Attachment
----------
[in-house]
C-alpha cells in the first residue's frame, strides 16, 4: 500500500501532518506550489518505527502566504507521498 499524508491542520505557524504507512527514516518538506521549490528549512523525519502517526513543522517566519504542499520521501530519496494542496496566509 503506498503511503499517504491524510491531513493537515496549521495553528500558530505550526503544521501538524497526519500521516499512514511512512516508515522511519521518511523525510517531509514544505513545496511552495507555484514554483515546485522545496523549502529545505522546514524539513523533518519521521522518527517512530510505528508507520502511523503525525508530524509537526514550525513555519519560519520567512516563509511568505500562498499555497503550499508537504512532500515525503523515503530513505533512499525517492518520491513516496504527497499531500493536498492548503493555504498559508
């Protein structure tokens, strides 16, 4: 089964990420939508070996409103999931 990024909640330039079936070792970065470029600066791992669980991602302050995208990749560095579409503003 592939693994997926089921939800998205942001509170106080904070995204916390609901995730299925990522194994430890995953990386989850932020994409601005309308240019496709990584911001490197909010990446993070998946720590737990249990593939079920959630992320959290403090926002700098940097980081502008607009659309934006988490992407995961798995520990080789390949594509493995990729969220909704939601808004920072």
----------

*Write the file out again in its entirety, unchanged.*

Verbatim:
[in-house]
C-alpha cells in the first residue's frame, strides 16, 4: 500500500501532518506550489518505527502566504507521498 499524508491542520505557524504507512527514516518538506521549490528549512523525519502517526513543522517566519504542499520521501530519496494542496496566509 503506498503511503499517504491524510491531513493537515496549521495553528500558530505550526503544521501538524497526519500521516499512514511512512516508515522511519521518511523525510517531509514544505513545496511552495507555484514554483515546485522545496523549502529545505522546514524539513523533518519521521522518527517512530510505528508507520502511523503525525508530524509537526514550525513555519519560519520567512516563509511568505500562498499555497503550499508537504512532500515525503523515503530513505533512499525517492518520491513516496504527497499531500493536498492548503493555504498559508
């Protein structure tokens, strides 16, 4: 089964990420939508070996409103999931 990024909640330039079936070792970065470029600066791992669980991602302050995208990749560095579409503003 592939693994997926089921939800998205942001509170106080904070995204916390609901995730299925990522194994430890995953990386989850932020994409601005309308240019496709990584911001490197909010990446993070998946720590737990249990593939079920959630992320959290403090926002700098940097980081502008607009659309934006988490992407995961798995520990080789390949594509493995990729969220909704939601808004920072």